Some of these programs began during the pandemic, and they’re still in place, Berman said. To find these, call your local officials or do an internet search yourself to find out if your town or county has an emergency housing assistance program.
You can also get in touch with the affordable housing groups you know about, even if they’re not in your local area, and they can share resources to help you get in touch with the best people for your situation.
The North Carolina Housing Finance Agency supports affordable rental homes, and renters can use their online search tool to find housing that works for them, Berman said. For more, visit nchfa.com/renters.
▪ Medium-term solutions: Look into home ownership, even if it sounds scary right now, Berman said.
“People think buying a house is really expensive, too expensive, but when you look at programs like ours, affordable home ownership might be significantly cheaper than rent, and it comes with better tradeoffs,” she said. “One of our new homeowners just bought a condo in downtown Chapel Hill. She’s paying $500 less monthly on her mortgage than she was on rent, her daughter can go to great schools and she has access to all the resources that Chapel Hill can offer her.”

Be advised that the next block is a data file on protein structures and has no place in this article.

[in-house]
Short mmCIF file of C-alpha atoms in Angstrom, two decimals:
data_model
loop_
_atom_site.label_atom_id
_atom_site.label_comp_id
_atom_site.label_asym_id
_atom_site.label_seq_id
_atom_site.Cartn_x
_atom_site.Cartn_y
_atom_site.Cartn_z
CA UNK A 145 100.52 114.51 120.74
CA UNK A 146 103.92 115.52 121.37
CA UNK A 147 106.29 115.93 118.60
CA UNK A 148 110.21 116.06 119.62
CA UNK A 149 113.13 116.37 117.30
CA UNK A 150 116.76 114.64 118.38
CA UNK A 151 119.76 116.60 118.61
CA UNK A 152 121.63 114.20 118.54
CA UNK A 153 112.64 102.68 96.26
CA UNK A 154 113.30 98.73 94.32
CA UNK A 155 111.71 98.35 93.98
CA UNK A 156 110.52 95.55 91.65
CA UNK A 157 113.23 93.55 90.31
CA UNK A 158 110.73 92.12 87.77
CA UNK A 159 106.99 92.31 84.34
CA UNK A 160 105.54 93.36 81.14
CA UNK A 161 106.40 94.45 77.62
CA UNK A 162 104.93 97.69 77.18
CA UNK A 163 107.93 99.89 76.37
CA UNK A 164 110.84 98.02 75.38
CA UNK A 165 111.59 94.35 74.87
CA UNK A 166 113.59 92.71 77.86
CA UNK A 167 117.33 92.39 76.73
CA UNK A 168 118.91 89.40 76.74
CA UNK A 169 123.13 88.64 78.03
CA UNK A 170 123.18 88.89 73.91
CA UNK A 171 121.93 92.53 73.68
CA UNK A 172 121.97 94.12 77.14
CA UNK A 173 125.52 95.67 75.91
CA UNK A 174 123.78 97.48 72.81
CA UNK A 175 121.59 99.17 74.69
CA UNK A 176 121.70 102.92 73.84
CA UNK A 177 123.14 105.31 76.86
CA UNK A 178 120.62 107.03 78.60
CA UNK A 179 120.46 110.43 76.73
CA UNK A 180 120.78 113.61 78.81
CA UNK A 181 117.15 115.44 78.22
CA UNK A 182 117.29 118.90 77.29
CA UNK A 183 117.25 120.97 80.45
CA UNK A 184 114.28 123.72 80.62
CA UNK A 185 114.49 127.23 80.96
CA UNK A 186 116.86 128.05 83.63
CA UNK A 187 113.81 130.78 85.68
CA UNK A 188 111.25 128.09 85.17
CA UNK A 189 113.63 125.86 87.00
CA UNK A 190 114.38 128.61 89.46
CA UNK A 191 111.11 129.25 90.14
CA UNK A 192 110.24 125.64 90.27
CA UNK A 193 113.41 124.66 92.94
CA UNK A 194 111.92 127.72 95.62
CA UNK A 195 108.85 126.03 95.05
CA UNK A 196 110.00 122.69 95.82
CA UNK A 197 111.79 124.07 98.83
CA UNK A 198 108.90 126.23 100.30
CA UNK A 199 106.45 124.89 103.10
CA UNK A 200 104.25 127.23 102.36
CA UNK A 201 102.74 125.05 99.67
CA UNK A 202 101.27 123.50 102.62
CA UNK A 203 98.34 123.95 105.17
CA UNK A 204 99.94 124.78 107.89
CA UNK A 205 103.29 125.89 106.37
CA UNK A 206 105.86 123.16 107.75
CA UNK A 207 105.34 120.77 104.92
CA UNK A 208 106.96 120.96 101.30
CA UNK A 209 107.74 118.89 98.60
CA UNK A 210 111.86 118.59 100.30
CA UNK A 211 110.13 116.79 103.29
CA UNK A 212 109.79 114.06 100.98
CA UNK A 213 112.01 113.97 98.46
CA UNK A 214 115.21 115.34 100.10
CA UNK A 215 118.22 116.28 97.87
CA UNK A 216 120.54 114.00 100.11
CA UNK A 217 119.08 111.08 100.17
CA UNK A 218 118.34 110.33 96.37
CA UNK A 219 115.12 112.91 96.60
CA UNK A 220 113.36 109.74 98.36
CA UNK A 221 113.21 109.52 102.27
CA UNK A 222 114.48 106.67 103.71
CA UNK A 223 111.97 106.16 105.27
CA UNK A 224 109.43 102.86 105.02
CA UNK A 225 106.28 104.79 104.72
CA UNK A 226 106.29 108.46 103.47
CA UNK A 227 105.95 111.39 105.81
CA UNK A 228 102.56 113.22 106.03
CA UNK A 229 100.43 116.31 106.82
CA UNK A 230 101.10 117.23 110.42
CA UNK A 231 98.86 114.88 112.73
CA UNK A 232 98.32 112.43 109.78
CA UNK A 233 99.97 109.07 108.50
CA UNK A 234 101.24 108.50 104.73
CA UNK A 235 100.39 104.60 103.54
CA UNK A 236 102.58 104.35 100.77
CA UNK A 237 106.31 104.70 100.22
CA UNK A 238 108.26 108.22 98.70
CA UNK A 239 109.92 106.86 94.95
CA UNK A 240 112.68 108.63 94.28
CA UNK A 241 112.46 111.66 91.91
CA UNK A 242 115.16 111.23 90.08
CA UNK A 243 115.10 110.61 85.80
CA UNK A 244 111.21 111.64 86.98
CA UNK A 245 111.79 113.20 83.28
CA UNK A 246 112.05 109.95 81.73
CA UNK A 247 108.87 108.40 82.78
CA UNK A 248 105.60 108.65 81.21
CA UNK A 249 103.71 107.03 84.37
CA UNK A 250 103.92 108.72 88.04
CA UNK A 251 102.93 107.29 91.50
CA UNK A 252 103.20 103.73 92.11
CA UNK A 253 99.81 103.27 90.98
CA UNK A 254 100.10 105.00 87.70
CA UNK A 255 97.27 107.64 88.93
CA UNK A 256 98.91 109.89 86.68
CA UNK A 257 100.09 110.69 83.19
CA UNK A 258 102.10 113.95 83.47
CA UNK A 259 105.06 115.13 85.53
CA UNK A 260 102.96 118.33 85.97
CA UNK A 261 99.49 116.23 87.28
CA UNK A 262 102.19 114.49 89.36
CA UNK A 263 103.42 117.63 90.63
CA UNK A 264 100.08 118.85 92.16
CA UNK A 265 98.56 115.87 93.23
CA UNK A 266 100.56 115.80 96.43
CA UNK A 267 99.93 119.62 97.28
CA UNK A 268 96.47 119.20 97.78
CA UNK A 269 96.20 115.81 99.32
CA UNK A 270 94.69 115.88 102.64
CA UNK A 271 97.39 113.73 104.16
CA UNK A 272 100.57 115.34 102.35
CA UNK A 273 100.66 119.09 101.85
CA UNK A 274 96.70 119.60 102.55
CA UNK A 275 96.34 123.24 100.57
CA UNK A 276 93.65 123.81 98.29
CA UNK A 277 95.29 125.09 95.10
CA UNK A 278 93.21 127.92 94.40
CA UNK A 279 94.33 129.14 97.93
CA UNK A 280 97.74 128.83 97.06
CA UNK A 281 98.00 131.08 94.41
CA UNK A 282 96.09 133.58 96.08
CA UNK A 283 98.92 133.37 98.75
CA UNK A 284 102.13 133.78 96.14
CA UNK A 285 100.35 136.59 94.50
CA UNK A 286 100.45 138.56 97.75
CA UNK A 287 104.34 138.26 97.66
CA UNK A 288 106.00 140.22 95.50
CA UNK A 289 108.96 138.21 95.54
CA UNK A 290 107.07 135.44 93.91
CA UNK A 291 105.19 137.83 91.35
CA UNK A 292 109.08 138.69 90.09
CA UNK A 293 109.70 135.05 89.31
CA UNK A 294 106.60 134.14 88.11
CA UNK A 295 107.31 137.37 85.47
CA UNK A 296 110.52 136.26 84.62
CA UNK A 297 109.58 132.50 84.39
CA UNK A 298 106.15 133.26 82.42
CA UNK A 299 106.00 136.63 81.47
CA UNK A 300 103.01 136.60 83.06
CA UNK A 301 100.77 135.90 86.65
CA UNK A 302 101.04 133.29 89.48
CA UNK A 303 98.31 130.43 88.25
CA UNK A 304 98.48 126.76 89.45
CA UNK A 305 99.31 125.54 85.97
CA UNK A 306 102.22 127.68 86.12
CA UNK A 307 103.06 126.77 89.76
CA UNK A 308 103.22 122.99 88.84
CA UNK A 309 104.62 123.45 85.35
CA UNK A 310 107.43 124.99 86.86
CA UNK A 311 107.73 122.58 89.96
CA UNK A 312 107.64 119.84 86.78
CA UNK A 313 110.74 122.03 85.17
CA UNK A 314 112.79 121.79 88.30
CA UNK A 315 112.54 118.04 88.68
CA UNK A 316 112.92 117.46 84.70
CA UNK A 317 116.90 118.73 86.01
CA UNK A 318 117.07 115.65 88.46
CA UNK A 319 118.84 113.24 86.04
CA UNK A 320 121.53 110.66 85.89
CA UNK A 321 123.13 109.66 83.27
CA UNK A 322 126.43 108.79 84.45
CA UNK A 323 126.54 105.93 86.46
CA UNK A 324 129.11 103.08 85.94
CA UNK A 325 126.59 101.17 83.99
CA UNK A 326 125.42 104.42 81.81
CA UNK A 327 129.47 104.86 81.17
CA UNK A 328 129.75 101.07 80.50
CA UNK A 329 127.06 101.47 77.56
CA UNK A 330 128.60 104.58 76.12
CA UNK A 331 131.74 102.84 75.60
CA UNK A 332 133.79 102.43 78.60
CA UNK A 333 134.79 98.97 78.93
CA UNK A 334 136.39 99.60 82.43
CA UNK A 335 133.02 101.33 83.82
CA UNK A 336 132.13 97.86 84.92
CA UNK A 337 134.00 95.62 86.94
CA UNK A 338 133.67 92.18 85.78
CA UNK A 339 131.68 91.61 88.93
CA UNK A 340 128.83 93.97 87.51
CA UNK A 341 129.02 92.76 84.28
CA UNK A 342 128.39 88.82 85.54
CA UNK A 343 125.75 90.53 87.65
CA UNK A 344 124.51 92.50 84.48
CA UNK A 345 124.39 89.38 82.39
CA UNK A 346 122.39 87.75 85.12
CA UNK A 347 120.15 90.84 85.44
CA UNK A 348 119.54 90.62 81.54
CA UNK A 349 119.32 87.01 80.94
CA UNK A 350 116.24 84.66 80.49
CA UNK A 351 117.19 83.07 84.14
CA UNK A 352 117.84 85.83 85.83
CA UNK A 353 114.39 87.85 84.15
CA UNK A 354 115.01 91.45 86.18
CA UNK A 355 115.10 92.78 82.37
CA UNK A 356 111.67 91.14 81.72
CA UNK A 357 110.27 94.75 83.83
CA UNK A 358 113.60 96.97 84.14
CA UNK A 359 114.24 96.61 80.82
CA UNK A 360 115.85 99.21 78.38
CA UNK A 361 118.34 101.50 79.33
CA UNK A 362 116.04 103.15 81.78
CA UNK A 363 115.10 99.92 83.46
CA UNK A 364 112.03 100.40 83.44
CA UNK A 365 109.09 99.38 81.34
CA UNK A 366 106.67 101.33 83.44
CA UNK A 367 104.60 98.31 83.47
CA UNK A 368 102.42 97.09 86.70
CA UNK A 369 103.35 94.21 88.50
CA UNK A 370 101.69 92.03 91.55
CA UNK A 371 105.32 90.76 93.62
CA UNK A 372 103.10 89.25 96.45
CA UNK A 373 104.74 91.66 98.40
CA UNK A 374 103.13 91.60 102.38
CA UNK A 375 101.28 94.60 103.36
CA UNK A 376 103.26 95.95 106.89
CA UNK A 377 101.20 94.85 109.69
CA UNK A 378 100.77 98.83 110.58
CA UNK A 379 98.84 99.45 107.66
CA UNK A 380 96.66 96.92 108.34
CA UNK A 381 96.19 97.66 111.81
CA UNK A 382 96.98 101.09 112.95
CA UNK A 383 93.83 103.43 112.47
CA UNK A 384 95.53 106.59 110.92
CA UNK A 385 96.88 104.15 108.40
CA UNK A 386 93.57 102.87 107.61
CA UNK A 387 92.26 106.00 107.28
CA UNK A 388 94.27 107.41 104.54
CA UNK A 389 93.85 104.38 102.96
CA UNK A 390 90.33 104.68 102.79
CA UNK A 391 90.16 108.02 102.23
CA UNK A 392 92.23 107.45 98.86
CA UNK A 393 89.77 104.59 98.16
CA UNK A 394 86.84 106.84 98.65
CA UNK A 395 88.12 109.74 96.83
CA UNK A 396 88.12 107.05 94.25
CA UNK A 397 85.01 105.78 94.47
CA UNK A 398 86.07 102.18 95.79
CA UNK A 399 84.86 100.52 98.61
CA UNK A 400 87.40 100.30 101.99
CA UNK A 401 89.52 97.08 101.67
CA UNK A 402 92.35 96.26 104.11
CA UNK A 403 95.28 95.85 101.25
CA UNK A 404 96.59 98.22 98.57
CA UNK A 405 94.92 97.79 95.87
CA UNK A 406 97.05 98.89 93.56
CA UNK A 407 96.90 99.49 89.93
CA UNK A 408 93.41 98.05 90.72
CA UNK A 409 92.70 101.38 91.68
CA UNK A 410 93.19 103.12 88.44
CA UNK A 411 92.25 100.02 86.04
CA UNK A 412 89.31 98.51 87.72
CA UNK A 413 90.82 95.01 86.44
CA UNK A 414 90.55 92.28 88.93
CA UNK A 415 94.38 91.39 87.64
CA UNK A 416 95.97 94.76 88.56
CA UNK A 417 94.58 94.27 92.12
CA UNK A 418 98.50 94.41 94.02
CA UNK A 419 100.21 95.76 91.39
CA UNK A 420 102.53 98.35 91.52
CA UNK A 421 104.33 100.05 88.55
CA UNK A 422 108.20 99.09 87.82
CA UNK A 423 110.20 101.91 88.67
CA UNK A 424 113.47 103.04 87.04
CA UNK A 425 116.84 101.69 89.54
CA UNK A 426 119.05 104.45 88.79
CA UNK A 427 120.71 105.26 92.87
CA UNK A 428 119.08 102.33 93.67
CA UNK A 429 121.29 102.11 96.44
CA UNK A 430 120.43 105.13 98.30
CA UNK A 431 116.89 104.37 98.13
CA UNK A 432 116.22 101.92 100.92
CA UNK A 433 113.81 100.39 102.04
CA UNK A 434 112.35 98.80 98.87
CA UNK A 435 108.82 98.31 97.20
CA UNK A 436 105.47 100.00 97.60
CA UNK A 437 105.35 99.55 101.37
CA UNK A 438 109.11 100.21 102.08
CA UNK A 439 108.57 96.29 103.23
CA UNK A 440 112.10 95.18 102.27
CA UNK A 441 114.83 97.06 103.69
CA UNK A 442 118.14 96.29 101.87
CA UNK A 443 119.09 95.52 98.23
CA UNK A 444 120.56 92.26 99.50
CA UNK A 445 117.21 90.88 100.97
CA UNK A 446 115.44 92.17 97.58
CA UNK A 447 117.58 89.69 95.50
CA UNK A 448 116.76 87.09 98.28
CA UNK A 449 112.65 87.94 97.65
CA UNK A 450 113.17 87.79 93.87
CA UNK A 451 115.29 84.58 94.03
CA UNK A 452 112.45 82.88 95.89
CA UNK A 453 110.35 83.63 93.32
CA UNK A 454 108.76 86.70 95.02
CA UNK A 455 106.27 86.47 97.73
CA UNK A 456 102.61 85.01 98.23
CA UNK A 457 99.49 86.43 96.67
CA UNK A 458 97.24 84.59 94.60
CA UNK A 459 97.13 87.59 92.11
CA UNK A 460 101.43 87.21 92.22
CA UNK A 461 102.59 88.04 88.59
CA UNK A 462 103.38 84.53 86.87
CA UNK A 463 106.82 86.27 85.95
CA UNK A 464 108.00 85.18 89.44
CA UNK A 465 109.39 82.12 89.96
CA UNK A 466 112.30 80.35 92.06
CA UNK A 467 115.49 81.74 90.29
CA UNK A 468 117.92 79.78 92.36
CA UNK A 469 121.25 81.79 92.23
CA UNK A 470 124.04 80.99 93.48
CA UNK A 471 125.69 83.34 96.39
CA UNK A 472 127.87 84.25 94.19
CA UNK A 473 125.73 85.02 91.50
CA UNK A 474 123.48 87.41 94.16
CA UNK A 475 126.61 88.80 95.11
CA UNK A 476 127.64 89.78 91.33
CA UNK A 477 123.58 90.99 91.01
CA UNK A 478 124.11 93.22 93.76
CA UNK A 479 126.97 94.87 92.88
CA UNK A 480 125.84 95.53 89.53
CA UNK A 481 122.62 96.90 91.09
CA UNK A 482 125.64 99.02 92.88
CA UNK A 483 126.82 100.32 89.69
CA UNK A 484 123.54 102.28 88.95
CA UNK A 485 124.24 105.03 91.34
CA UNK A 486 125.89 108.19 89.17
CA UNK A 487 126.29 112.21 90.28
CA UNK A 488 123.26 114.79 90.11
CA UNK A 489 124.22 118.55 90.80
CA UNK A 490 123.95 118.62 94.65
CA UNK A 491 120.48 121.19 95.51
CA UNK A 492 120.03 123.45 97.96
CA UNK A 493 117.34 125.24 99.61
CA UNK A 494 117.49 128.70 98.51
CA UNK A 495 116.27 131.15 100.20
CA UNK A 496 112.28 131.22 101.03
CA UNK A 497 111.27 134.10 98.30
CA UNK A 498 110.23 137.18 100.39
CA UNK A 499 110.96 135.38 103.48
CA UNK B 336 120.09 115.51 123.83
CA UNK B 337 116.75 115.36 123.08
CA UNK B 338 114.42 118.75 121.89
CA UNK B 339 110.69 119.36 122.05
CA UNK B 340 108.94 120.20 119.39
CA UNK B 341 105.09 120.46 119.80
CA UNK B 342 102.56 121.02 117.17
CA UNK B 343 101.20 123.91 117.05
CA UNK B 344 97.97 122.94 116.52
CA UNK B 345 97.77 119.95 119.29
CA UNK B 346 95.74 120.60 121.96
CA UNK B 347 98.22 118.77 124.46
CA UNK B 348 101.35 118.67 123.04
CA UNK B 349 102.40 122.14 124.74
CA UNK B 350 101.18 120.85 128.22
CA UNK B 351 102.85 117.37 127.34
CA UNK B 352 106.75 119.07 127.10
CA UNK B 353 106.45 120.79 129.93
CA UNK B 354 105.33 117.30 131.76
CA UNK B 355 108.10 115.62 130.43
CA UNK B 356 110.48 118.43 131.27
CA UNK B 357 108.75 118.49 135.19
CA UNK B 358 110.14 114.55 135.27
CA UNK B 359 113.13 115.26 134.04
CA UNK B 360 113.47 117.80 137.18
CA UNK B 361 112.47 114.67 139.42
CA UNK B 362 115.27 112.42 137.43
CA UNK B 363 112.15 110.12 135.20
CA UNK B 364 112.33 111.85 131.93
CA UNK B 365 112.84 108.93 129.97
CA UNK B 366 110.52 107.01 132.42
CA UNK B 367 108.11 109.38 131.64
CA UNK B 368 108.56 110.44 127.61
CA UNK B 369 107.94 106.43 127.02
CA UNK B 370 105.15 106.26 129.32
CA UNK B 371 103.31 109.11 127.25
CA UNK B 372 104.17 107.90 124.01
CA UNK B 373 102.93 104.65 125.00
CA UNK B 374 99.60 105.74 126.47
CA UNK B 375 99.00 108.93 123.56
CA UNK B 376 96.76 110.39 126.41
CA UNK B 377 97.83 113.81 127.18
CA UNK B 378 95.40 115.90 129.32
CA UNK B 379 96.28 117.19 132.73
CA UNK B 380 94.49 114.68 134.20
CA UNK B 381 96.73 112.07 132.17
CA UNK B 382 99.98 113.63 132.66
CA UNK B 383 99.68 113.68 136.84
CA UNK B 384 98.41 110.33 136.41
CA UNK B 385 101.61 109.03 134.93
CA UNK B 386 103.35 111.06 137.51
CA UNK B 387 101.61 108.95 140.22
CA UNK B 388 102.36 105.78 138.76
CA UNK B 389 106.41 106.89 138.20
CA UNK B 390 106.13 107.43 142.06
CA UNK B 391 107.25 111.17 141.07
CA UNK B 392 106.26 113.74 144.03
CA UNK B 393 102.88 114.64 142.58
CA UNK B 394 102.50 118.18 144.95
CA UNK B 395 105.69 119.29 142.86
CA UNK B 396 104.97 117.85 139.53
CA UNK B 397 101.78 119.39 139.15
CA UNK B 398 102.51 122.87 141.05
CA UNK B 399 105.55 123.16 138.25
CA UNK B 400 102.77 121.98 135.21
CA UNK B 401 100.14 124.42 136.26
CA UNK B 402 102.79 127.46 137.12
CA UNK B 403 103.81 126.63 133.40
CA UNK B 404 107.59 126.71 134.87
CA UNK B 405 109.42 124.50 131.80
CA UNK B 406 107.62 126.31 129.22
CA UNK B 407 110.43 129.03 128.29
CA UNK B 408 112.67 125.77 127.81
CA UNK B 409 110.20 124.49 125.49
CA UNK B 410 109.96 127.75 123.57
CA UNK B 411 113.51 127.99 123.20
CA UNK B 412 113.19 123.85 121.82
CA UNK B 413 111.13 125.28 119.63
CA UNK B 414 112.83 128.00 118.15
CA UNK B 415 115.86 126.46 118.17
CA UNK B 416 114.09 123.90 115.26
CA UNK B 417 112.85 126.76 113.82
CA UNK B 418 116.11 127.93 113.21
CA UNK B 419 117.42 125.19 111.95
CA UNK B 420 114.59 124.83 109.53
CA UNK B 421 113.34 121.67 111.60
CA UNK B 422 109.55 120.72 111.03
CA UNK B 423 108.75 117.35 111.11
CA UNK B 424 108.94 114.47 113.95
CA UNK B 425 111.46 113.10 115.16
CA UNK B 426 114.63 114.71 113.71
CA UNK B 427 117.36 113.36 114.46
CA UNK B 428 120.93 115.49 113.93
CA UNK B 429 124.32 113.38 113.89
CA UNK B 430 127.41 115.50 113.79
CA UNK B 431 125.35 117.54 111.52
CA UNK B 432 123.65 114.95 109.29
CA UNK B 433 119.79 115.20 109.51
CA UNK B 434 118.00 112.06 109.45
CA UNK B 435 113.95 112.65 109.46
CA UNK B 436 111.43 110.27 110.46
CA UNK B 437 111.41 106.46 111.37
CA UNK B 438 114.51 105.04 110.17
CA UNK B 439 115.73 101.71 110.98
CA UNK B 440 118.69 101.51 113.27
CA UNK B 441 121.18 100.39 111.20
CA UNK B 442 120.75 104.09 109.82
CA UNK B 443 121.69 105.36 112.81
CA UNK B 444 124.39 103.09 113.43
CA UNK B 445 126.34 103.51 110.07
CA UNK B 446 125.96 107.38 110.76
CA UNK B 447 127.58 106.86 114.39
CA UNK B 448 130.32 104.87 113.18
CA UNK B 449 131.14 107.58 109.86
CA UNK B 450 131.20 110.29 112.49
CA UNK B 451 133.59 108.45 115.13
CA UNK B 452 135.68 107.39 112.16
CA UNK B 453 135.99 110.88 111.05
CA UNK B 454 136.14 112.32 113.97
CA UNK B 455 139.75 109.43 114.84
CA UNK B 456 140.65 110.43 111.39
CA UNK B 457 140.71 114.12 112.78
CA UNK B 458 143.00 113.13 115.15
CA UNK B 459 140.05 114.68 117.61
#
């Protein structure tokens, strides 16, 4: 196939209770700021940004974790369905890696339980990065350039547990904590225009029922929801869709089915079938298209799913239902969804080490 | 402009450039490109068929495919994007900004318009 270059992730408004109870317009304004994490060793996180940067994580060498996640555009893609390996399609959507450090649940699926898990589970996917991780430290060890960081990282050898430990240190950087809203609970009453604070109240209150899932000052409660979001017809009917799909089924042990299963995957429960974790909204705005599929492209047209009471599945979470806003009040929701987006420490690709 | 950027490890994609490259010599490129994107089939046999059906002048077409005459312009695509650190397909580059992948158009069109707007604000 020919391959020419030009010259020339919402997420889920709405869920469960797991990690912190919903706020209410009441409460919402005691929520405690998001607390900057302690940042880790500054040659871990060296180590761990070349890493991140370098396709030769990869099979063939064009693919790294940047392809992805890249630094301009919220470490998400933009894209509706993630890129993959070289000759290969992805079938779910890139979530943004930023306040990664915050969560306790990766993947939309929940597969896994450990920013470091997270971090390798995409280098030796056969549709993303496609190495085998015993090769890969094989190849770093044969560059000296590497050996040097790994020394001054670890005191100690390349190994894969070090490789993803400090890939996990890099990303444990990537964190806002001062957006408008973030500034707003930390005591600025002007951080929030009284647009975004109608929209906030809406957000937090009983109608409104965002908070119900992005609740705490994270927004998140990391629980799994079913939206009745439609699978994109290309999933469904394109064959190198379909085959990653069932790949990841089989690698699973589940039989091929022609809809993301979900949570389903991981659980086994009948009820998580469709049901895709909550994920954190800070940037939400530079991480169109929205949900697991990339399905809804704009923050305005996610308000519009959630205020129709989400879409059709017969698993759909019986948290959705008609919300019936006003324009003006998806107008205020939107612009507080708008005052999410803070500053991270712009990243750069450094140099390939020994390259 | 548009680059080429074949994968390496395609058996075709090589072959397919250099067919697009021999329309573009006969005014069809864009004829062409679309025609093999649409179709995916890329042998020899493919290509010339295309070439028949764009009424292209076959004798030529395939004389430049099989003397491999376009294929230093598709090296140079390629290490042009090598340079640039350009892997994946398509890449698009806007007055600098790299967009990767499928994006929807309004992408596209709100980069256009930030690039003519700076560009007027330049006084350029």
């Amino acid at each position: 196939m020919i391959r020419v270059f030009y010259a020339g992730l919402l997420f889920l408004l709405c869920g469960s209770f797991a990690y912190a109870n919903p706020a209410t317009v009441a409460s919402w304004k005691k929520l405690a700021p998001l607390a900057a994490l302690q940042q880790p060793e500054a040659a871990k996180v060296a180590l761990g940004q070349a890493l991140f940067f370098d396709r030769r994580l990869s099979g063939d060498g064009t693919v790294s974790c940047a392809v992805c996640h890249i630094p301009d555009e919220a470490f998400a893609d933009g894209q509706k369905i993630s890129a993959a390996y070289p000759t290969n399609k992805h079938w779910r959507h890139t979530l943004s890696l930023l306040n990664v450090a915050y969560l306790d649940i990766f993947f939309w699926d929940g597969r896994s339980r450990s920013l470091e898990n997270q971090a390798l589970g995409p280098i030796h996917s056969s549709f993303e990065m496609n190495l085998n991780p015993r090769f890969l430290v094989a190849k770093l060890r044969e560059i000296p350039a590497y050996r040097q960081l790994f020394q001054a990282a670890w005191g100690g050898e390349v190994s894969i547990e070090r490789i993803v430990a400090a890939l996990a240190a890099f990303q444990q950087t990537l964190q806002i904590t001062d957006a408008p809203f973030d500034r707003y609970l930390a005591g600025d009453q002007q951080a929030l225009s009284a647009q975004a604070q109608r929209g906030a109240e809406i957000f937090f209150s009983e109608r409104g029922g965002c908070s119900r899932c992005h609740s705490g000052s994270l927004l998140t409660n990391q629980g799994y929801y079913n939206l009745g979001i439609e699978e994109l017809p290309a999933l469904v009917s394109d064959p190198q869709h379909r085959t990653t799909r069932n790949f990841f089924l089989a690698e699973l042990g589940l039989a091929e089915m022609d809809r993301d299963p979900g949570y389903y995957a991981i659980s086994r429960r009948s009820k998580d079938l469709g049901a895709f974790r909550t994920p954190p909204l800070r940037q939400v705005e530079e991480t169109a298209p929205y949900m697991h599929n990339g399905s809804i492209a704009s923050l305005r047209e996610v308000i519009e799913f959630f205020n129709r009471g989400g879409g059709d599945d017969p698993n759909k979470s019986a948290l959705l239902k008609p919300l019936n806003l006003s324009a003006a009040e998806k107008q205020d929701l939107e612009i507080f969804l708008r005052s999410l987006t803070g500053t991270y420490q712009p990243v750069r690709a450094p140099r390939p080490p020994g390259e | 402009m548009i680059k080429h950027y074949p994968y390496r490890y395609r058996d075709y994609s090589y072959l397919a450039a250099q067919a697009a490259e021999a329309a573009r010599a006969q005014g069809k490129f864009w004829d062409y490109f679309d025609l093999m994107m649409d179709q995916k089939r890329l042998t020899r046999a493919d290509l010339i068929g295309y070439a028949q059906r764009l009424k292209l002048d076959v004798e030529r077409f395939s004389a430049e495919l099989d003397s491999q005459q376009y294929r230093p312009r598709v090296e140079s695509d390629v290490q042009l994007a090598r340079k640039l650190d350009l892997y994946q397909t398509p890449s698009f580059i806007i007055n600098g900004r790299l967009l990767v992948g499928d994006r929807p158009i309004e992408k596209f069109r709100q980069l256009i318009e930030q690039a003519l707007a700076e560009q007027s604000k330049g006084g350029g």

Learn more about the work of and resources available from Community Home Trust at communityhometrust.org, and Habitat for Humanity of Wake County at habitatwake.org. (Habitat has Orange, Durham and Chatham chapters as well. For a full list of North Carolina affiliates, visit habitat.org/local.)
▪ Long-term solutions: “Anyone who’s an affordable housing advocate will tell you that we need more public money invested in affordable housing,” Berman said. “It’s about supply and demand, and there just isn’t the stock available that we need to ensure everyone has a home they can afford.
“That’s the drumbeat of affordable housing groups — invest more public dollars into rentals and home ownership buildings that people can afford.”
If you are experiencing a housing crisis or nervous that you’re approaching one, you can call the Wake Network of Care’s Access Hub at 919-443-0096.
This story was originally published July 21, 2022 11:20 AM.